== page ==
A move some political experts say was a matter of jumping before being pushed as the association was against apartheid policies.

During the anti-apartheid struggle, the Commonwealth played an important role in lobbying for the end of institutionalised racism. It is credited with having contributed to the mounting international pressure placed on the National Party’s oppressive administration.

In recognising the association’s role during these years, former President Thabo Mbeki once referred to it as a “community of nations painstakingly brought massive pressure internationally, in many different ways to bear on the racist and repressive state.”

Since re-joining the Commonwealth, SA has been an active participant in the various governing bodies and ministerial meetings of the association. She is one of the major voluntary contributors to the Commonwealth of Learning (COL) and occupies a seat on its Board of Governors. In return, South Africa too has benefited from the membership of the association through various development initiatives like the Development of Mpumalanga Province Tourism Growth Strategy and the Bench-marking of South Africa’s Fruit Export Trade Logistics Chain.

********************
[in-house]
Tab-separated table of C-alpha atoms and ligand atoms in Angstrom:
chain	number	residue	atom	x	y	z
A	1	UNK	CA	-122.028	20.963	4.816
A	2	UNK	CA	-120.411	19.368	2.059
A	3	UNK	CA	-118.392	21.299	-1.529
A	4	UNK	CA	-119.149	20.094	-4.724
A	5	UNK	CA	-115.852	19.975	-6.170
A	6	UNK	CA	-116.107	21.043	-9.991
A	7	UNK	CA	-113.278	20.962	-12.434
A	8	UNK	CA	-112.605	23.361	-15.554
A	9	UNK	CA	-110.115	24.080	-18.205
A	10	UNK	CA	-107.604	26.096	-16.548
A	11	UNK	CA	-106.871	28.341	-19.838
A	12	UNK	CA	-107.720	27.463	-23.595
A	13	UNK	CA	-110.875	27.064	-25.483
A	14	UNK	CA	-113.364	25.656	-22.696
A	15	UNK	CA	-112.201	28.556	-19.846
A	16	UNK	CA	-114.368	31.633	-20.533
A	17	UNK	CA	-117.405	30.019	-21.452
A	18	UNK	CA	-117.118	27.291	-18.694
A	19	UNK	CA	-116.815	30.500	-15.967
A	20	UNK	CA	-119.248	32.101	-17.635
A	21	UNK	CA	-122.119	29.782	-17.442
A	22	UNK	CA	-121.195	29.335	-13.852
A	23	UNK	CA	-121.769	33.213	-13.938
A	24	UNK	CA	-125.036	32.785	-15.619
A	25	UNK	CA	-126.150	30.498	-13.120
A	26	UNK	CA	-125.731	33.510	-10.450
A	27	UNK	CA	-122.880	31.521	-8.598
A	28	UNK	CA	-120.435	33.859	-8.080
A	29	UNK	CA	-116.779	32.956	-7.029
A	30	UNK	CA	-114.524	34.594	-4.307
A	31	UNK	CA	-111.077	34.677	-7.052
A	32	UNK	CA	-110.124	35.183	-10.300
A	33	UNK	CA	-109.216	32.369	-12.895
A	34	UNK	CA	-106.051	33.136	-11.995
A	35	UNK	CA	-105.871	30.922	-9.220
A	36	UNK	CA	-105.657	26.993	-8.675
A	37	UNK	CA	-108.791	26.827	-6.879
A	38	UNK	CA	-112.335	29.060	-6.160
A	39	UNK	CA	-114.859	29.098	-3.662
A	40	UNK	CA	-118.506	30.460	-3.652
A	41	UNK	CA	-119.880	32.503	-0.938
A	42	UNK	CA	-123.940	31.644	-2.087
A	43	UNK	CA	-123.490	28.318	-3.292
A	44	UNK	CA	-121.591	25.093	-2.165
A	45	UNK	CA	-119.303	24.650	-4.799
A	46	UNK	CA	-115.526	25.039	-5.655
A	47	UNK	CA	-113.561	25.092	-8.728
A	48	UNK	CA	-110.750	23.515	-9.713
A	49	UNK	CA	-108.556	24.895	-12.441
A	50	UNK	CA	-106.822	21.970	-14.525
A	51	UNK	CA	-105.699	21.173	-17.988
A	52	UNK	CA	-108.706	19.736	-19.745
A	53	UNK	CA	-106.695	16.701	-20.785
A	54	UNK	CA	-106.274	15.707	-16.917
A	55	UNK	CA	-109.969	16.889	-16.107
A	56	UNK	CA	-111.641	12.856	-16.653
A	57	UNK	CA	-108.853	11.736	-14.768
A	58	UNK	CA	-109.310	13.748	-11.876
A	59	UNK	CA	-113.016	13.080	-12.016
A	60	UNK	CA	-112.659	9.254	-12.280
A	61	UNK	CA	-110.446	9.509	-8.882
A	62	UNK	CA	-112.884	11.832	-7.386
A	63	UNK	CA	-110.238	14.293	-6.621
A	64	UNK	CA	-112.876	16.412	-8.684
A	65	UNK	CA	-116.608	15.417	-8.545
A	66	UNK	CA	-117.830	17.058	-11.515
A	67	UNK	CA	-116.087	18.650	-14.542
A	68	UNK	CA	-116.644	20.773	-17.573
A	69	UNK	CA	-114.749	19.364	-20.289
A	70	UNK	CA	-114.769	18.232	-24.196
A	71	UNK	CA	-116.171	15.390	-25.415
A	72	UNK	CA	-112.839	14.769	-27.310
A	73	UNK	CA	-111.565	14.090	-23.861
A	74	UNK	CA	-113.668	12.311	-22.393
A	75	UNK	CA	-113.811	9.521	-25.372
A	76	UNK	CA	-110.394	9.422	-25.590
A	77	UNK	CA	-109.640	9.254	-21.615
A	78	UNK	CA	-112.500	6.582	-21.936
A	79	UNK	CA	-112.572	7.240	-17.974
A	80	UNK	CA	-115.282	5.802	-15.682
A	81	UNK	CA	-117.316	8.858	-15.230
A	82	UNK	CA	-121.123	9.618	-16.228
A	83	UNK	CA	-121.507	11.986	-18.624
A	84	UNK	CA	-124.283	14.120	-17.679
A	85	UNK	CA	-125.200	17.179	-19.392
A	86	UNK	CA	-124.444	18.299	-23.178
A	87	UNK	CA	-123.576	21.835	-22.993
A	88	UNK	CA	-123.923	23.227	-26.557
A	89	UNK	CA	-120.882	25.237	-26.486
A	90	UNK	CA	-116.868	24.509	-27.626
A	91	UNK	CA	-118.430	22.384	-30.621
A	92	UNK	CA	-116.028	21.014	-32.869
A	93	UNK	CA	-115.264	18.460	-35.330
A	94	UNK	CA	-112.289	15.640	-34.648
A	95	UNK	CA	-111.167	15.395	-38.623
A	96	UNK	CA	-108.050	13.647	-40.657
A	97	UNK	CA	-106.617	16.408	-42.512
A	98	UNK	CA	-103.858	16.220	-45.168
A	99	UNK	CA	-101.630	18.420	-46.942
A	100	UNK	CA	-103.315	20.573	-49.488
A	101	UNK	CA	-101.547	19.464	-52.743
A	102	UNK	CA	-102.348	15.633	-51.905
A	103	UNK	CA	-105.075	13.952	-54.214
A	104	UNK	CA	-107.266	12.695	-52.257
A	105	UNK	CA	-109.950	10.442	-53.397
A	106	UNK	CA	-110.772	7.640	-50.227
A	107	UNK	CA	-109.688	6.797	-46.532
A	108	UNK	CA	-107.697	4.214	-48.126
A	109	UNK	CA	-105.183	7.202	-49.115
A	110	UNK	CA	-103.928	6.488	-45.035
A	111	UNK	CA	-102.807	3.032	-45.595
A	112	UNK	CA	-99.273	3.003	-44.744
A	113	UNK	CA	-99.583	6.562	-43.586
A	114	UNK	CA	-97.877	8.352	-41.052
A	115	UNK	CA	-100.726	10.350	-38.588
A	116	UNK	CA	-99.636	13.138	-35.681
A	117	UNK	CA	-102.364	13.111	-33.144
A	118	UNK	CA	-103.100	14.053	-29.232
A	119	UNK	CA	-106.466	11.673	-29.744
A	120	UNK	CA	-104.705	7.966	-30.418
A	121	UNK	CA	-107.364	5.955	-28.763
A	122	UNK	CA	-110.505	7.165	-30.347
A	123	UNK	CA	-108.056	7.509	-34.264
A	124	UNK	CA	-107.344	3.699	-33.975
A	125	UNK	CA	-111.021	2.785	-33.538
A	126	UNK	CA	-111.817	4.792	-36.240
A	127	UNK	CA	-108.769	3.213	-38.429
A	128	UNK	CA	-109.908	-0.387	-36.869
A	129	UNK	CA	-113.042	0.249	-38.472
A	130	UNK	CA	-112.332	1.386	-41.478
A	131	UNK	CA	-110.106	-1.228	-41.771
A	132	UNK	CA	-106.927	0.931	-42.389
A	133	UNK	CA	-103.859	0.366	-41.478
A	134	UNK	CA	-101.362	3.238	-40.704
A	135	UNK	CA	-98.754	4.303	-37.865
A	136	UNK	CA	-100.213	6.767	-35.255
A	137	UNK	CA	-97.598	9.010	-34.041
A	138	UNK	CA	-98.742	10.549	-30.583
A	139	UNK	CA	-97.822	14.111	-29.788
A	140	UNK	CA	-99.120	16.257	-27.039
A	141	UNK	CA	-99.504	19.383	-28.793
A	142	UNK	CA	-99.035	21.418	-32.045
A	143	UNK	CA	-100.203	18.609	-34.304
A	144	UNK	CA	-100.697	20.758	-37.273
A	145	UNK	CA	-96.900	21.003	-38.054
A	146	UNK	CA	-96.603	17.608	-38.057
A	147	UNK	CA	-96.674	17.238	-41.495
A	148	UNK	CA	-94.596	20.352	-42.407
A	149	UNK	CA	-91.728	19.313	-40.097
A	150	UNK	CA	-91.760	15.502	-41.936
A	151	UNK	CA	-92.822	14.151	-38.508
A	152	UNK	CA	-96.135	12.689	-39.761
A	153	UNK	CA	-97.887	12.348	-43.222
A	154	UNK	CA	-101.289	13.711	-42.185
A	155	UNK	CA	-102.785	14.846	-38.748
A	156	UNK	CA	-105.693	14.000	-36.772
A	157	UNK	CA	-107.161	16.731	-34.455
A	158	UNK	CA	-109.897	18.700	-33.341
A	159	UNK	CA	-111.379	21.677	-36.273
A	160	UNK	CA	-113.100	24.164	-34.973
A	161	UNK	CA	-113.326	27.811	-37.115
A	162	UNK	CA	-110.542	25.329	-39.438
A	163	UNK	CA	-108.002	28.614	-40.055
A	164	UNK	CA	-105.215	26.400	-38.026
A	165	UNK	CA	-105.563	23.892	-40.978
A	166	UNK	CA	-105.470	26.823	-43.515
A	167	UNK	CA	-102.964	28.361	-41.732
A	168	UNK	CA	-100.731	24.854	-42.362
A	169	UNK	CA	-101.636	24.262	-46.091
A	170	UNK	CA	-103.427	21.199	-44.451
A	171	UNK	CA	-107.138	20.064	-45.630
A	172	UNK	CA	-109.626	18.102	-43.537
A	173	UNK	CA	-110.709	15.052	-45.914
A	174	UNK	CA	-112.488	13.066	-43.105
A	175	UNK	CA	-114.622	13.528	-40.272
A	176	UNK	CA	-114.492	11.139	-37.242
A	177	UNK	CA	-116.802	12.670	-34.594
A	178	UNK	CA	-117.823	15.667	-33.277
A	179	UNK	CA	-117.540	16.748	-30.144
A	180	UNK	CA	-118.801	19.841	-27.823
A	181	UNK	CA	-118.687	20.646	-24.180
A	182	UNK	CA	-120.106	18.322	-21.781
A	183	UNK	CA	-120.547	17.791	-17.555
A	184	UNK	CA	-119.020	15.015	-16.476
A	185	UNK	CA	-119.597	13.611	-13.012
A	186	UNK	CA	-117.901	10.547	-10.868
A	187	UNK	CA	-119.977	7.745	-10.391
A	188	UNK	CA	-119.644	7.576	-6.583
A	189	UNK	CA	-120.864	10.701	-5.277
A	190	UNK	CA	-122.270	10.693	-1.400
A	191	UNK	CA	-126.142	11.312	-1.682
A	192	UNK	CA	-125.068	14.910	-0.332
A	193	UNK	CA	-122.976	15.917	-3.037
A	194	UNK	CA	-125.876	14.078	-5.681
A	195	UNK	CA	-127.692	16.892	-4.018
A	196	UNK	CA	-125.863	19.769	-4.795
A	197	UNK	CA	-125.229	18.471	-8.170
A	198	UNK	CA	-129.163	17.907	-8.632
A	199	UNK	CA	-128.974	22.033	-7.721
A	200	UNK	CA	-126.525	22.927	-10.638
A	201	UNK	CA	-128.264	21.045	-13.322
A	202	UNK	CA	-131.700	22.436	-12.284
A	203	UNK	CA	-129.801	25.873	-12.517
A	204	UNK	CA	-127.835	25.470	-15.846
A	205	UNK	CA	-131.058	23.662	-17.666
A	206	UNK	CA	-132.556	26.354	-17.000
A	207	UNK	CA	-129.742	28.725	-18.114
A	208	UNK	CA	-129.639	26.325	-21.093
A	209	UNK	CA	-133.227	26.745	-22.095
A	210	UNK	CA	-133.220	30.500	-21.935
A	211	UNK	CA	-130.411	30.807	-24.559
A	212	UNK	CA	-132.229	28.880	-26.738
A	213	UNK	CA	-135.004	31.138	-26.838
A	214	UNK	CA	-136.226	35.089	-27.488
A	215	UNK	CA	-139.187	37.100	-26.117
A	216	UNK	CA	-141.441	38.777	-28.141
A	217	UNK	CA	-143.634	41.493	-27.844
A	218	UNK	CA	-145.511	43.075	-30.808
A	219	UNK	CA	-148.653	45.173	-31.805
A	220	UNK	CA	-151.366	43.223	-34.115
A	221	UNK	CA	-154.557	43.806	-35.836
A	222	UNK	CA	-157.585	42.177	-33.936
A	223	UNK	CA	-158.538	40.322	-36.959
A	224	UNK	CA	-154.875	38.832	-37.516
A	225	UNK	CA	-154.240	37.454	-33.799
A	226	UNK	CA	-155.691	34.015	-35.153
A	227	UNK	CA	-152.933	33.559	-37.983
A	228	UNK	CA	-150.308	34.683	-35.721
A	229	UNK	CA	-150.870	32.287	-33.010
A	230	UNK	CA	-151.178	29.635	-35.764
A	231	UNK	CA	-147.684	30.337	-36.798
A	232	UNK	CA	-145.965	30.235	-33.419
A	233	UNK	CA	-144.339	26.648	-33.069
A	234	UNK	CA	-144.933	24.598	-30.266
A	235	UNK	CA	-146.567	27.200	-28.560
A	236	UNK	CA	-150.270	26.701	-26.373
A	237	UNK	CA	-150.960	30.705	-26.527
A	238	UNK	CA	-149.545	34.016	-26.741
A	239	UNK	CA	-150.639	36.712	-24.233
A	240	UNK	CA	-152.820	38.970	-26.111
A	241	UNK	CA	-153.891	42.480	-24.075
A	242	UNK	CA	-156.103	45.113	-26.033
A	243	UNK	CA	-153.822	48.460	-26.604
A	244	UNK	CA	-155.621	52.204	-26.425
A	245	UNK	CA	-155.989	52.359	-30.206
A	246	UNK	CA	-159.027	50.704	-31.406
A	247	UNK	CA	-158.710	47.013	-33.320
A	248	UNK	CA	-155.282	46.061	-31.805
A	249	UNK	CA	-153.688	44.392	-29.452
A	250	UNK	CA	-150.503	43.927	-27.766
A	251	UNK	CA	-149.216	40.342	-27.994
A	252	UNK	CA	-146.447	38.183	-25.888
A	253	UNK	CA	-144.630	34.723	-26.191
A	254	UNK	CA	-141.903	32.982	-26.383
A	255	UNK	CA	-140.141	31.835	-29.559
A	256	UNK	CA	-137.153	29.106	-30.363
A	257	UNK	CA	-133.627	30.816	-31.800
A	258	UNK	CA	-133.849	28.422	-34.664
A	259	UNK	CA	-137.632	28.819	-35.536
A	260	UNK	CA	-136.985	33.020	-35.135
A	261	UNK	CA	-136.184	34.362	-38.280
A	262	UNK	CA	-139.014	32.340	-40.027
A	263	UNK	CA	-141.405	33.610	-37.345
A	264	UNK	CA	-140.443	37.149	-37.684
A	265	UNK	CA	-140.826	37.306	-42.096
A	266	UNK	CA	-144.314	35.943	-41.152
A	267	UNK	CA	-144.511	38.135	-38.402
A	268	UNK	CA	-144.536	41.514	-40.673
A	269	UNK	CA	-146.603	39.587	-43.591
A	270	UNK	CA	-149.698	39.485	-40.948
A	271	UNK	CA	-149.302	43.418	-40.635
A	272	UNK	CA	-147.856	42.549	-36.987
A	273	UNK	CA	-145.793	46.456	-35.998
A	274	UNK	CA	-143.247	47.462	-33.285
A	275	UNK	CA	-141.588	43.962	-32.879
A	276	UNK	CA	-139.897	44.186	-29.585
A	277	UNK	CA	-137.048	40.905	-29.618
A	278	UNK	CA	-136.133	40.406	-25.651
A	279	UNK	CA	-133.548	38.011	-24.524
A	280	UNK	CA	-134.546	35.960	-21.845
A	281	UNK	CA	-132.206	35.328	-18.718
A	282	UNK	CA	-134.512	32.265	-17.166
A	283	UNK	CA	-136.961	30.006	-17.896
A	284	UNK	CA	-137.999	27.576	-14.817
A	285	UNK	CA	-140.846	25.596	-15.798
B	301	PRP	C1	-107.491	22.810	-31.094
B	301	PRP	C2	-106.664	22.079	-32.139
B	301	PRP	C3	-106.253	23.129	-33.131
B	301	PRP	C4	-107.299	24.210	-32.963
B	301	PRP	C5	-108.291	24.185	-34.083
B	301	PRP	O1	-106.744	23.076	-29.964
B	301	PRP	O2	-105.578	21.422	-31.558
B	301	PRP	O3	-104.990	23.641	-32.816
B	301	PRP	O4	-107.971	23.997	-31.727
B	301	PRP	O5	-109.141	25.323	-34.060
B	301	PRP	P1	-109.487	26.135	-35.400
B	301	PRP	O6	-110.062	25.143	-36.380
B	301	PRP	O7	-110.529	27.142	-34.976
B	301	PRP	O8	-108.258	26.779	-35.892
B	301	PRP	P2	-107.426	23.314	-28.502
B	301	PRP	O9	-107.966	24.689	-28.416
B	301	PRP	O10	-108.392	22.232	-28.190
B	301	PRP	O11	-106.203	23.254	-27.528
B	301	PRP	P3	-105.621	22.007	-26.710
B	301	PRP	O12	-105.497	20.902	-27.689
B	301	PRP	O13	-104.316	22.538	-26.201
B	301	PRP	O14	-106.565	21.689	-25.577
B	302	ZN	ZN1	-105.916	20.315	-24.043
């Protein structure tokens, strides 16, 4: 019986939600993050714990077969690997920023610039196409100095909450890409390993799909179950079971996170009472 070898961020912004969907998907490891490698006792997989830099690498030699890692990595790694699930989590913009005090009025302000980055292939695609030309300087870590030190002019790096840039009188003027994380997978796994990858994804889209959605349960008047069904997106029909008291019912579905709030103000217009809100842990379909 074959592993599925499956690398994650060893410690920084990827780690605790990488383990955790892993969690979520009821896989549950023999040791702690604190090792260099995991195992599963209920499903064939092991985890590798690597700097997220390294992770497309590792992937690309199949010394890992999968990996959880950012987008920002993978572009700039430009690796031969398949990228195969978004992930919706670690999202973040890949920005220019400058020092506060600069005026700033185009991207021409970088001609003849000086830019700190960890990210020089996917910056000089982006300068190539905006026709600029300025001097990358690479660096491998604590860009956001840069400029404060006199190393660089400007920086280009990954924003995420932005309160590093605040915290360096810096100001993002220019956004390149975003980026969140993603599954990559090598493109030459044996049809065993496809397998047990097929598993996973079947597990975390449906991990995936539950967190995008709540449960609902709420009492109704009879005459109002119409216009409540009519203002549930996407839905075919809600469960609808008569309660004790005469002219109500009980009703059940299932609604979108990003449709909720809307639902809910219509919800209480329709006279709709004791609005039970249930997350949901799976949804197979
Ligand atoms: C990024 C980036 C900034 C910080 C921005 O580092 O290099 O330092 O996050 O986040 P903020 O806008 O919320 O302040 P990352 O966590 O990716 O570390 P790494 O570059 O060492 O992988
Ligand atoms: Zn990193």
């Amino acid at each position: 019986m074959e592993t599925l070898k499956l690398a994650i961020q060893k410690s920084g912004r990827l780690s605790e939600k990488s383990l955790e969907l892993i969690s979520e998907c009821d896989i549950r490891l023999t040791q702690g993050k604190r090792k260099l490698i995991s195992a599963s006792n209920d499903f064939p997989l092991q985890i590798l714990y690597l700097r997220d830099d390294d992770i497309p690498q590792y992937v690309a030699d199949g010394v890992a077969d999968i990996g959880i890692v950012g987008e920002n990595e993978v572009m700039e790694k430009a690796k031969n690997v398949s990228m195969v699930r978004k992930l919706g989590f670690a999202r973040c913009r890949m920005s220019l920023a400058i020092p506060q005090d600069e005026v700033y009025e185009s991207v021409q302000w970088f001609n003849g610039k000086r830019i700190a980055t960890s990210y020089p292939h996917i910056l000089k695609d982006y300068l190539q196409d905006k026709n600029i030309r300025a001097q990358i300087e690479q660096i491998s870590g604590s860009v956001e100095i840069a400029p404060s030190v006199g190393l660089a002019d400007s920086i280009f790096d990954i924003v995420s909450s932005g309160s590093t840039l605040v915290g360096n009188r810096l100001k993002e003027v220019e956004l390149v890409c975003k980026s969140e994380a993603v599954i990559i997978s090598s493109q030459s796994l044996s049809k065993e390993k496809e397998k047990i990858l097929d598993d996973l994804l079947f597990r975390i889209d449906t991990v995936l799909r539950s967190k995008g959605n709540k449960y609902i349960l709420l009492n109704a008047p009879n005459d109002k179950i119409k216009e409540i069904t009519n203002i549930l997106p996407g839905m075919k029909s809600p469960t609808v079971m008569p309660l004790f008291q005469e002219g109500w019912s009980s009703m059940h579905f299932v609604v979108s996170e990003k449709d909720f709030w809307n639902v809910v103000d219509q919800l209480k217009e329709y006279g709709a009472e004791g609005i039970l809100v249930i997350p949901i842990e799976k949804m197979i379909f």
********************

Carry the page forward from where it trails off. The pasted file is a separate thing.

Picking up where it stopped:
Political commentators have criticised the association for not being at the forefront of international politics. However, supporters say it’s an important organisation that not only unites and serves its member countries, but also provides a lobby on global issues.

South Africa will be the first African country to host Commonwealth Games at the Moses Mabhida Stadium in Durban in 2022, more than 85 years since the event was first held in Canada.  The tournament takes place every four years.

Watch video on Africa’s response to Durban hosting the games:


SA joins the NAM

Another milestone to note for democratic South Africa leading to the month of June was its joining of the Non-Aligned Movement (NAM) on 31 May 1994. The movement advocates for developing countries against world superpowers. It was founded in 1961 to push for decolonisation.

The NAM has no formal constitution or permanent secretariat. All its members have equal weight and decisions are taken by consensus in the Summit Conference of Heads of State, which is held every three years.

The NAM is the second largest international body, after the United Nations. It has 53 members from Africa, 39 from Asia, 26 from Latin America and the Caribbean, two from Europe, as well as 17 observer countries and 10 observer organisations.

 

SABC building
Trust in independent media in South Africa under threat
12 June 2019, 7:01 AM